As if Japan didn’t have enough on its plate trying to re-energise its stagnant economy, Prime Minister Yukio Hatoyama has resigned. Like politicians the world over, he’s found out the hard way that voters really do listen to those campaign promises – and punish their popularity ratings once they don’t keep them. In this case, the voters’ sense of betrayal revolved around the little matter of a US military base in Okinawa.
After less than a year in office, on Wednesday the Japanese Prime Minister Yukio Hatoyama bowed to growing pressure and stepped down as the country’s fifth leader in as many years. Hatoyama’s Democratic Party (DJP) had won a landslide victory in September last year, sending the eternally-ruling Liberal Democratic Party (LDP) into an unfamiliar political wilderness. Hatoyama, scion of a political family that had served in high-level positions for several generations, had been the popular choice, leading his party to victory and then becoming the country’s prime minister – but he proved unable to translate electoral success into policy change or actual governance.
Hatoyama had led his Democratic Party to its astonishing victory over its opposition in the wake of widespread voter dissatisfaction with the LDP’s inability to re-energise the Japanese economy. Japanese voters also rejected the LDP because of its failure to reform or reshape the cosy, claustrophobic partnerships between big business, bureaucracy and parliamentary oversight committees in many parts of the economy, or to reshape Japan’s international security relationships into a texture appropriate to the post-cold war world in East Asia.
But Hatoyama’s inability to carry out a key campaign promise of moving a US Marine air base from the small, crowded, southern island of Okinawa to a new location on the main island of Honshu cast doubt on his government more generally. In the most recent polling before he fell on his sword, Hatoyama’s popularity had fallen so far it was rivalling Richard Nixon’s post-Watergate level of support.
The US Marine airbase at Futenma has long been a bone of contention between the US military and Okinawa residents – as well as between the Okinawans and the national Japanese government. For many years after World War II, Okinawa was administered by the US and it reverted to Japanese sovereignty only in 1972. With more than a dozen US military installations on their island, Okinawans have long felt they were the pawn in the US-Japan security relationship, putting up with all the inconvenience so that the rest of the country gained the protection of the US military shield.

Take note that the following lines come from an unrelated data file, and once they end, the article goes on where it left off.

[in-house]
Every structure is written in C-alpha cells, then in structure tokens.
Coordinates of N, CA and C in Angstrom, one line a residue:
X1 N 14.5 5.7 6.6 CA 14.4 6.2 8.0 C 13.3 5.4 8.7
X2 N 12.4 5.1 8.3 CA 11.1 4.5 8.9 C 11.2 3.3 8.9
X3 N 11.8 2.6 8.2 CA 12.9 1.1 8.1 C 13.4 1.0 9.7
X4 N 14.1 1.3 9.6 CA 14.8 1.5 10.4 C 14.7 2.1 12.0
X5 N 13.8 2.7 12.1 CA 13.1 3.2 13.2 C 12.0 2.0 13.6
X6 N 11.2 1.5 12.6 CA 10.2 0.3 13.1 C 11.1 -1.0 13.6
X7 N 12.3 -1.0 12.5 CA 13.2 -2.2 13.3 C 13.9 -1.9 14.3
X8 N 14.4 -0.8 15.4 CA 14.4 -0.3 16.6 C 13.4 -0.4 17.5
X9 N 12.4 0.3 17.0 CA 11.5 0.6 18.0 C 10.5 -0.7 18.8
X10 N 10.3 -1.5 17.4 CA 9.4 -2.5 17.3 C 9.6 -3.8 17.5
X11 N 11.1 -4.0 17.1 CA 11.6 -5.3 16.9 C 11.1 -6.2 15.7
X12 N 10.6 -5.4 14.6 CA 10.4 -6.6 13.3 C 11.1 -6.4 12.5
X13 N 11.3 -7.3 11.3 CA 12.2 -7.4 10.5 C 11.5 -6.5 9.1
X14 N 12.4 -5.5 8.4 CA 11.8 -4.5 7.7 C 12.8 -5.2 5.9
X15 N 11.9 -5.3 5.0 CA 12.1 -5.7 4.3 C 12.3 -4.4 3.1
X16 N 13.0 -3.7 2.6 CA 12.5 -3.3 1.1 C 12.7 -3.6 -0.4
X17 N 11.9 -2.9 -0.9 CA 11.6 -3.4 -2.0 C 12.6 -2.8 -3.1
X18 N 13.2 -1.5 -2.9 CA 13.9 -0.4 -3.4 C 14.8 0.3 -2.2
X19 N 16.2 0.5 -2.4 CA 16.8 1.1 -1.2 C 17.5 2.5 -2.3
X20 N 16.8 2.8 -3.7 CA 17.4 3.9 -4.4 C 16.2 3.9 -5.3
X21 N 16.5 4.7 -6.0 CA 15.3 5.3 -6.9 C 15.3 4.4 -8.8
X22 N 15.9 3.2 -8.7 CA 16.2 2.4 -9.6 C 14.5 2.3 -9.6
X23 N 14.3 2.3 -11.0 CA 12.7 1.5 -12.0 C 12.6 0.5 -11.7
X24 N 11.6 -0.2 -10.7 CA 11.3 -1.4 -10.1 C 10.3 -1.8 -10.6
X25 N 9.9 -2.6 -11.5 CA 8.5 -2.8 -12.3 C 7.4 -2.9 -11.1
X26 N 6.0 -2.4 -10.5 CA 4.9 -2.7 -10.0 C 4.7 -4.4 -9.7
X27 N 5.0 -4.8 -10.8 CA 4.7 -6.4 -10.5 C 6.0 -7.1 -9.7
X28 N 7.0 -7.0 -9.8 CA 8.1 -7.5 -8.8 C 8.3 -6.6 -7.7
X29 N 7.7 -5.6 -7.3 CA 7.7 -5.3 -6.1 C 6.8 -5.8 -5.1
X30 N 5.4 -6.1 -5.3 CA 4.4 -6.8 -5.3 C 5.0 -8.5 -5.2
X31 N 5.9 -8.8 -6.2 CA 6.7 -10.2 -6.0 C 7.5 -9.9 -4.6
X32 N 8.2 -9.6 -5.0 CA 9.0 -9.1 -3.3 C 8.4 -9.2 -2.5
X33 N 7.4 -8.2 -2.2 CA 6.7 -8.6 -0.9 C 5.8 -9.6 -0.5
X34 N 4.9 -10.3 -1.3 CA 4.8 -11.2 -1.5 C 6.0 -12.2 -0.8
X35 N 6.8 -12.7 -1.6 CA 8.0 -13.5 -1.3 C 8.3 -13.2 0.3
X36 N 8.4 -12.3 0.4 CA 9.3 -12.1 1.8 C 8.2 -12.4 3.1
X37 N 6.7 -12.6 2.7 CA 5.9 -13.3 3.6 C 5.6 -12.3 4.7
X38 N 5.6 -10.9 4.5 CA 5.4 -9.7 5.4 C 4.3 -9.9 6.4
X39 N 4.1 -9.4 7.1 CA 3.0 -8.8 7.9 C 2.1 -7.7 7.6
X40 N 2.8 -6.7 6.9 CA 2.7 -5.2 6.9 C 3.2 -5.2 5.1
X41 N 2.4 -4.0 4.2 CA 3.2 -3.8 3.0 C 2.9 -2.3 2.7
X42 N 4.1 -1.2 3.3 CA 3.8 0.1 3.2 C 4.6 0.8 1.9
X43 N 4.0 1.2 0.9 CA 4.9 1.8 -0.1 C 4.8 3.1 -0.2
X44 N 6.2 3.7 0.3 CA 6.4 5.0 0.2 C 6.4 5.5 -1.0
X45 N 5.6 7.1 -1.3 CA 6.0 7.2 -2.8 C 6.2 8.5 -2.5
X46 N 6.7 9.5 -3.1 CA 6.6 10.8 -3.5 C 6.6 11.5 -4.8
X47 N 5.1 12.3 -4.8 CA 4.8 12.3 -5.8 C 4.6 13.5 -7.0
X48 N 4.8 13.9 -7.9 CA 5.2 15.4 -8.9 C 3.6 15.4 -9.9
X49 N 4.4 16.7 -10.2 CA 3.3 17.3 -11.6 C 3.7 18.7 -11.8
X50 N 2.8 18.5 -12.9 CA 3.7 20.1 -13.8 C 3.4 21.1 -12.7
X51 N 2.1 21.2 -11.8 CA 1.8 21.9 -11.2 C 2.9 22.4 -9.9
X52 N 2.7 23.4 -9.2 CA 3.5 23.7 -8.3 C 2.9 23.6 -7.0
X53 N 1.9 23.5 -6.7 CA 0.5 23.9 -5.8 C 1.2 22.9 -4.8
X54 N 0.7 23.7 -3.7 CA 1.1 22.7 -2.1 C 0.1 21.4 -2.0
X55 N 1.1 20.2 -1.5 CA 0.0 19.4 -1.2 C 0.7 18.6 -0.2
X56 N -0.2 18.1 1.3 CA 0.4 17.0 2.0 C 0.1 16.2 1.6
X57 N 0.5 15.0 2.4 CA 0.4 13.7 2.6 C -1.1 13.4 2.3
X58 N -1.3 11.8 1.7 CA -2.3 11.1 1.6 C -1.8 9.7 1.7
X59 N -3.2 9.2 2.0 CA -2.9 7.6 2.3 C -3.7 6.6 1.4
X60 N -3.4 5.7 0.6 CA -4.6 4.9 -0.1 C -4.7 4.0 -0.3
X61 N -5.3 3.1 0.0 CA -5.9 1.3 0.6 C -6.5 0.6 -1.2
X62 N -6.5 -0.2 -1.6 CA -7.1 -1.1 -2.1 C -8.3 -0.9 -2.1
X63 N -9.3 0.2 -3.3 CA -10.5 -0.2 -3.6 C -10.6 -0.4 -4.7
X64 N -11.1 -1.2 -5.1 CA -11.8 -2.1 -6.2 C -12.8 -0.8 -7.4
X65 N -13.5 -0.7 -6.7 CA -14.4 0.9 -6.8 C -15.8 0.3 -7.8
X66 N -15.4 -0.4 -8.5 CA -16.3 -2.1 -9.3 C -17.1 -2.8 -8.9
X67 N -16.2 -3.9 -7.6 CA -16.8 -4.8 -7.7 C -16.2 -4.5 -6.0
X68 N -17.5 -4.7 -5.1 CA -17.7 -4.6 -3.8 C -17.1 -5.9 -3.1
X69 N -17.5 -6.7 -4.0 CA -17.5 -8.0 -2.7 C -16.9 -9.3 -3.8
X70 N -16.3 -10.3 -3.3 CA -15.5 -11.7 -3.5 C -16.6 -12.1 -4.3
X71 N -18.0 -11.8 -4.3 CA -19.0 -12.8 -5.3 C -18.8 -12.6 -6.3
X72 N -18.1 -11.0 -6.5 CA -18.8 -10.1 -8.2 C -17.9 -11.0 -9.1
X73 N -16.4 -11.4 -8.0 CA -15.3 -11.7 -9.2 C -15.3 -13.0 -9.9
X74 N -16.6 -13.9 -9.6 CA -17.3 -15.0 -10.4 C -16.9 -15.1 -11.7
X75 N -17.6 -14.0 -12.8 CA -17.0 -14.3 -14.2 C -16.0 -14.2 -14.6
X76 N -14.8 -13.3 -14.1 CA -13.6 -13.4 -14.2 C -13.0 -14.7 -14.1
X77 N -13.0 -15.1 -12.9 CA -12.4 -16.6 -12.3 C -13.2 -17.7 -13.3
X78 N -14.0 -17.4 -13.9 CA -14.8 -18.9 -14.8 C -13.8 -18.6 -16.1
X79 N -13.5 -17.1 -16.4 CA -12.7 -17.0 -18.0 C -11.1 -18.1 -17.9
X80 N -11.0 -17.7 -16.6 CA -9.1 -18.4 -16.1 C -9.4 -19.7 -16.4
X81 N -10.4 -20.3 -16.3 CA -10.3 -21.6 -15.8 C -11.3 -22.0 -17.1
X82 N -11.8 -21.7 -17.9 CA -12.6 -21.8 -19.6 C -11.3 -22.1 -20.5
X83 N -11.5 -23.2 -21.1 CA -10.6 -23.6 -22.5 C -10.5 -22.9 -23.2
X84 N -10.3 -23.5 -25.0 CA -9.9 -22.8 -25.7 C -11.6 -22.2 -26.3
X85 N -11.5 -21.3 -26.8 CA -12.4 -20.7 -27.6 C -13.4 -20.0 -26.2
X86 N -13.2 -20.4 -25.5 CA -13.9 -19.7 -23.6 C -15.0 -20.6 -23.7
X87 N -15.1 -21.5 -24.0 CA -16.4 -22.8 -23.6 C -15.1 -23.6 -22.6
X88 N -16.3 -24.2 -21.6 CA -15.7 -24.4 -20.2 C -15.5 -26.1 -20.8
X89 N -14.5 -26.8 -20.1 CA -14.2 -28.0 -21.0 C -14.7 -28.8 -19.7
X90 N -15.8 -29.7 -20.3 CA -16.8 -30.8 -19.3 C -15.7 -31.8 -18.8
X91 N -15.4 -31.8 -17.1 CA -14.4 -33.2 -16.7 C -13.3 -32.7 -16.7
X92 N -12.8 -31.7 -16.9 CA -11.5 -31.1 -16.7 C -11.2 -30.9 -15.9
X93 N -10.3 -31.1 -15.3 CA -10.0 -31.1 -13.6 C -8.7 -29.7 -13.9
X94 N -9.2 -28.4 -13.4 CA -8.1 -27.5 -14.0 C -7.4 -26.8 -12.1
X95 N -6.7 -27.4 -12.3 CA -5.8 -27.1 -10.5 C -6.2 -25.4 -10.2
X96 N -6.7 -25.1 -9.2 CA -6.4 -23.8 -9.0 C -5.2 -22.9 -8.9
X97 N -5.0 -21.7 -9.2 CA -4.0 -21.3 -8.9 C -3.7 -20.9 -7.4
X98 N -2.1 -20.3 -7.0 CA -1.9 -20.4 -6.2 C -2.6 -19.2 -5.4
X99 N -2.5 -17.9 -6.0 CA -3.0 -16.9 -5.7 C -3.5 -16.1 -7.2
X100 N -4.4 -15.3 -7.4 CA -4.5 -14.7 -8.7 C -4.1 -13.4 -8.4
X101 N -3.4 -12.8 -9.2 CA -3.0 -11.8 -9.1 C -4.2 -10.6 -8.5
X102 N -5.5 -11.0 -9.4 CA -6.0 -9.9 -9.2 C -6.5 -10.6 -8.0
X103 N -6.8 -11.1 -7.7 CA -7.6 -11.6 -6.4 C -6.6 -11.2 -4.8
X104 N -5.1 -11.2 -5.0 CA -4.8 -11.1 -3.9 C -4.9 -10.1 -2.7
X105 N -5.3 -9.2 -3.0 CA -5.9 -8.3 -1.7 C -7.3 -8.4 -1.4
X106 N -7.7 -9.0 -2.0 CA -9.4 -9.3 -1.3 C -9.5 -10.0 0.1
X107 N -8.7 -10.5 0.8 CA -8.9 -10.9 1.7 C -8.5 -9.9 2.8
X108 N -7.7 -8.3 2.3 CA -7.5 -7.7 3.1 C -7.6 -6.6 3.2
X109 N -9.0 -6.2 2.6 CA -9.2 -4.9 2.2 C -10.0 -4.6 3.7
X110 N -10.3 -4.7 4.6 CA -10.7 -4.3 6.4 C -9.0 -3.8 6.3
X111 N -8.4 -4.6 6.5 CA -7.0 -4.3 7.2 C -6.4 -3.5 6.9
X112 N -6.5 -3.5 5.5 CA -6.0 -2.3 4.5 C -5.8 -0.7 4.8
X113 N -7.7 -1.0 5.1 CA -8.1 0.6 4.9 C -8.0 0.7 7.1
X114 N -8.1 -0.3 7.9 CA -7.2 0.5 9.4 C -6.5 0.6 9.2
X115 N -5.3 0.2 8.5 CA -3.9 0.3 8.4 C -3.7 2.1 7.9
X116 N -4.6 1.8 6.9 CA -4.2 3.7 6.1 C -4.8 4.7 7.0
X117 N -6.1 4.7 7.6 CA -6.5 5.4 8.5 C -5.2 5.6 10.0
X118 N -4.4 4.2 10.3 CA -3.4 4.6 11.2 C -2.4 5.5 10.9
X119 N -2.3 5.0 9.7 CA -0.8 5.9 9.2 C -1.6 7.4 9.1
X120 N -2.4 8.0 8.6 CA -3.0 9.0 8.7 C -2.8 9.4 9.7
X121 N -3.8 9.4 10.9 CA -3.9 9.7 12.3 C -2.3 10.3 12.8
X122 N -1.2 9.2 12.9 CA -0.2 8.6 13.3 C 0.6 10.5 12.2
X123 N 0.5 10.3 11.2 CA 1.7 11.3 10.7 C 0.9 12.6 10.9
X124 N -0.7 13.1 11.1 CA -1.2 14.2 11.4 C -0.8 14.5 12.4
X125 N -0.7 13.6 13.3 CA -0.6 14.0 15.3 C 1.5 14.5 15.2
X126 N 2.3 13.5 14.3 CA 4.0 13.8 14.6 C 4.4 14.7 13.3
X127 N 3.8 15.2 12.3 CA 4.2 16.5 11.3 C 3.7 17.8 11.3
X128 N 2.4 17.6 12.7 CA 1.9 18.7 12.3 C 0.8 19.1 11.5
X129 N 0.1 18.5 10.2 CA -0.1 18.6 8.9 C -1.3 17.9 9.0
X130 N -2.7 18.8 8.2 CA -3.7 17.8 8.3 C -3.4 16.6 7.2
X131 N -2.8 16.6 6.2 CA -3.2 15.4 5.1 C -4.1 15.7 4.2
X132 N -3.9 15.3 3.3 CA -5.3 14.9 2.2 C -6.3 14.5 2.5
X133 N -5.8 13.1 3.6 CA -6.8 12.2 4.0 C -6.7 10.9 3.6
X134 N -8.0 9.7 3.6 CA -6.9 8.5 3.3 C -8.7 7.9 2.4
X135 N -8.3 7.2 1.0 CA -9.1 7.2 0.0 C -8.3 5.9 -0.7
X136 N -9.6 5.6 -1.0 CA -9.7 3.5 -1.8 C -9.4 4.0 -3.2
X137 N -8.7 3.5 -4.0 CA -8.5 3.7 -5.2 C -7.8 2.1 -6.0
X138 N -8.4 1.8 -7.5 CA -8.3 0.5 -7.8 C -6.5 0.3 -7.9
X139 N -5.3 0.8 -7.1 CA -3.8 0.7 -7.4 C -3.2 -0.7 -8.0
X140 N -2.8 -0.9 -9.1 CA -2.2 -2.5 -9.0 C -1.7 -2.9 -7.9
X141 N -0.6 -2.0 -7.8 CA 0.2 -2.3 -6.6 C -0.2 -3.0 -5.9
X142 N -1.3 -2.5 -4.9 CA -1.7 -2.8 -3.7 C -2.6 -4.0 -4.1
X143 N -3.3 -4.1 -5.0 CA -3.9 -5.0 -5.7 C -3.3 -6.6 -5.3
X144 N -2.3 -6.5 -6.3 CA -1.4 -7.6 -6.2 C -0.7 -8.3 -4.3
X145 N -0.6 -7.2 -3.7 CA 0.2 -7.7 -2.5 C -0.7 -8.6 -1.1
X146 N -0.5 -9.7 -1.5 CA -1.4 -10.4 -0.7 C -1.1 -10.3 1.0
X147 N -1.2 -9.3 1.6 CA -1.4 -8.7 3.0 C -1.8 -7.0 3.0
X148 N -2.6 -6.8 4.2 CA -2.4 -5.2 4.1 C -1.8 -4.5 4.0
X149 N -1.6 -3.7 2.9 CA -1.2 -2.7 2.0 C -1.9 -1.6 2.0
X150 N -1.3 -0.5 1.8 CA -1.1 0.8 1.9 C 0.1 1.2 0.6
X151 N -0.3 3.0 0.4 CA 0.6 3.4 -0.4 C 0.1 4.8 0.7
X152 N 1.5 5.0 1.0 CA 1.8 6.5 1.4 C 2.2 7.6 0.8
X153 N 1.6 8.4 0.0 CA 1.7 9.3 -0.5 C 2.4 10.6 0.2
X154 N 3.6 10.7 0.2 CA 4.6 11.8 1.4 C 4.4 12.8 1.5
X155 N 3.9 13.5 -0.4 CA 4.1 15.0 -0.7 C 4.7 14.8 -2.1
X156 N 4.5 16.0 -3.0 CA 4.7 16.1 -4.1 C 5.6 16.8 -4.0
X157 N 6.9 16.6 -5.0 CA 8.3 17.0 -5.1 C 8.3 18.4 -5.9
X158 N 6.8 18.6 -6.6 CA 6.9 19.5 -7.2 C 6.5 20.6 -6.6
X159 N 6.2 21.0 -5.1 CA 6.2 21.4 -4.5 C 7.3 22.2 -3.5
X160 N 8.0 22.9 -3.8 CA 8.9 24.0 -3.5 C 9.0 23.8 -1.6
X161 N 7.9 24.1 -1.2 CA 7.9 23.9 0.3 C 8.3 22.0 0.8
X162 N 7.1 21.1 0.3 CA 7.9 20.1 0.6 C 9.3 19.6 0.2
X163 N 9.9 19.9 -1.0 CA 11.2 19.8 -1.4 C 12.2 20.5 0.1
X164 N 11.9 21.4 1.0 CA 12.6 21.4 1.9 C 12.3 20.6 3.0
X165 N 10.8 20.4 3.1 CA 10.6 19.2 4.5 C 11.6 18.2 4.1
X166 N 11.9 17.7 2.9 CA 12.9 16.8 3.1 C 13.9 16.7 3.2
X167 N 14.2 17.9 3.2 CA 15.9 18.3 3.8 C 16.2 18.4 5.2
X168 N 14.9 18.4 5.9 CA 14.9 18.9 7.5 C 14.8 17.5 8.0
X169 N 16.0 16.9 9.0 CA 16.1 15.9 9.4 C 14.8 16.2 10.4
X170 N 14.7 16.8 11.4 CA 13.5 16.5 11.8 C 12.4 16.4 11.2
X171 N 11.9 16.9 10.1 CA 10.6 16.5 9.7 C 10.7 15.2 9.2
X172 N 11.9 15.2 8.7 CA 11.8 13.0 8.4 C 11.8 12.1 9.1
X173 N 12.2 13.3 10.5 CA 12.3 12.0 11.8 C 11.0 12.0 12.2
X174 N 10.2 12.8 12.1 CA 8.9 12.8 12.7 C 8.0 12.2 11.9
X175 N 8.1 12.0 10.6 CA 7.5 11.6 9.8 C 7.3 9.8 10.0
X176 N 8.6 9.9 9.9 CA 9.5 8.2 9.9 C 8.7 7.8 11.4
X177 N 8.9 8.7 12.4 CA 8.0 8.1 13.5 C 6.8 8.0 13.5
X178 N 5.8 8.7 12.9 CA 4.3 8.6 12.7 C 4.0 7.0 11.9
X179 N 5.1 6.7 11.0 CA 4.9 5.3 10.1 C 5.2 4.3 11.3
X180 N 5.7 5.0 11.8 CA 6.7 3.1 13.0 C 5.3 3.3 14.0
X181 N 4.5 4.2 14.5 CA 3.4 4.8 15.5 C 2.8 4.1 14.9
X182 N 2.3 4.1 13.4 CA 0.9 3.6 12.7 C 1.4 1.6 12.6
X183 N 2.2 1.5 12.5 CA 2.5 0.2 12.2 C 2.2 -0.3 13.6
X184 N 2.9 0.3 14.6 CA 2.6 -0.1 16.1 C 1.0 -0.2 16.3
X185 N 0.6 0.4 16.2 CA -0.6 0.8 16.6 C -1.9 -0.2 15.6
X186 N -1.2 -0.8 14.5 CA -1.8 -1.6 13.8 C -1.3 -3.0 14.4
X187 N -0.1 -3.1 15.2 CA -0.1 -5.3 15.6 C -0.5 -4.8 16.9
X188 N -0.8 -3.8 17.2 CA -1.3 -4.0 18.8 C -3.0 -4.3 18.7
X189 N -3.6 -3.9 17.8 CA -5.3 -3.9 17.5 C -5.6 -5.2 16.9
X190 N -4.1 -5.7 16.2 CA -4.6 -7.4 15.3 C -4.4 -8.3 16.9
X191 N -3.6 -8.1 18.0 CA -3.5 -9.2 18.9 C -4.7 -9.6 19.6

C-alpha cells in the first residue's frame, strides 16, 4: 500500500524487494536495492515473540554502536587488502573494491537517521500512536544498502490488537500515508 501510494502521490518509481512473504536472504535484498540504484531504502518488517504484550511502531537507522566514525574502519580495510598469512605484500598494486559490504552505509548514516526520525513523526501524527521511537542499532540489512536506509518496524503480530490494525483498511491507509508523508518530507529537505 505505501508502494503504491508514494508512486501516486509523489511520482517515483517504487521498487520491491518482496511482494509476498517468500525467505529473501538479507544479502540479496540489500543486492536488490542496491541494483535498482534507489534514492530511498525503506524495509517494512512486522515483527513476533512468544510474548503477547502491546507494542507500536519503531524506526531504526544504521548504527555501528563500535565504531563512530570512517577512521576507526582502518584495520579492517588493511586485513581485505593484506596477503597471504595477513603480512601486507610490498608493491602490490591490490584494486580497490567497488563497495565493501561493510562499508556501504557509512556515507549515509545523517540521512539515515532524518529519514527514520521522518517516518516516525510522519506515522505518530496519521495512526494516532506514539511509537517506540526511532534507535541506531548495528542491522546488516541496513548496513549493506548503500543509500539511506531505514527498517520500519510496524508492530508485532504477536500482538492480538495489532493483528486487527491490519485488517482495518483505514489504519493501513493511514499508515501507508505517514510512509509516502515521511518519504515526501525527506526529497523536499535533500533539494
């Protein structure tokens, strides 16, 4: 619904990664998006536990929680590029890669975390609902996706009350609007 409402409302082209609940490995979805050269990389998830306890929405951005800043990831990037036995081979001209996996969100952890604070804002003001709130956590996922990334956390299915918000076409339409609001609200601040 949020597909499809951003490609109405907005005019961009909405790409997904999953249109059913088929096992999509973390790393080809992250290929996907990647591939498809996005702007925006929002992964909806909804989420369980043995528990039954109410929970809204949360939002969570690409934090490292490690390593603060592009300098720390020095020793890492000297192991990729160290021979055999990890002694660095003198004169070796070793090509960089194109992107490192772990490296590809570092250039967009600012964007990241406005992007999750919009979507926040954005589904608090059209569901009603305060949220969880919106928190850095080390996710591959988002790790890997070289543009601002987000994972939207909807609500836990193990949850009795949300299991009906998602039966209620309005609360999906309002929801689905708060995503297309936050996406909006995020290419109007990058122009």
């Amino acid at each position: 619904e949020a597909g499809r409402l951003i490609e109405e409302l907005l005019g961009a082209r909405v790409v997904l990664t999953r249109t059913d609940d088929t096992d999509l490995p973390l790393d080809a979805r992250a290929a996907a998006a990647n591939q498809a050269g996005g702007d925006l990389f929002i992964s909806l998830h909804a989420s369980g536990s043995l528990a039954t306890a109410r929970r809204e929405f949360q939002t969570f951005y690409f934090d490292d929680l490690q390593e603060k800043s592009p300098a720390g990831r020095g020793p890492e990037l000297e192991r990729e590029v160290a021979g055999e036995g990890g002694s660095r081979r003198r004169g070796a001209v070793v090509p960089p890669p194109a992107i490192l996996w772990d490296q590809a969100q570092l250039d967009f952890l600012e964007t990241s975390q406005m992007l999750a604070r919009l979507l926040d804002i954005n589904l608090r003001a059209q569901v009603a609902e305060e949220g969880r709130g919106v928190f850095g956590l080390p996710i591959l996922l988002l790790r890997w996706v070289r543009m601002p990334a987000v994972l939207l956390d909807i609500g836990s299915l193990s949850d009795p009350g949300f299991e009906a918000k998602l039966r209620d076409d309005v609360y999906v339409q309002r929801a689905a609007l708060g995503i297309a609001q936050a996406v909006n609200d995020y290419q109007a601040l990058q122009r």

Photo: Hercules aircraft are parked on the tarmac at Marine Corps Air Station Futenma in Ginowan on Okinawa May 3, 2010. REUTERS/Issei Kato
But in the years after World War II, the area surrounding the Futenma base became increasingly urbanised and, although they appreciated the positive impact of major military spending on their area, Okinawan citizens also had a growing fear of the impact of a possible major accident, traffic congestion and the unpleasant social effects of having so many military personnel assigned there. In particular, this included several high-profile sexual assault incidents by US military personnel that led to major protests against the base’s continued presence.
Hatoyama’s pledge to move this base off Okinawa (and to evolve a new security relationship with the US in the process) raised popular expectations about his government’s capabilities and reforms. However, it flew in the face of a carefully negotiated plan between the US and the previous Japanese government that had taken over a decade to achieve that would move Futenma operations to another base on Okinawa in a more sparsely settled part of the island. The Prime Minister’s plan to move the base off Okinawa entirely was spurned by the people at Hatoyama’s preferred location, and it became doomed by all manner of bureaucratic obstructionism.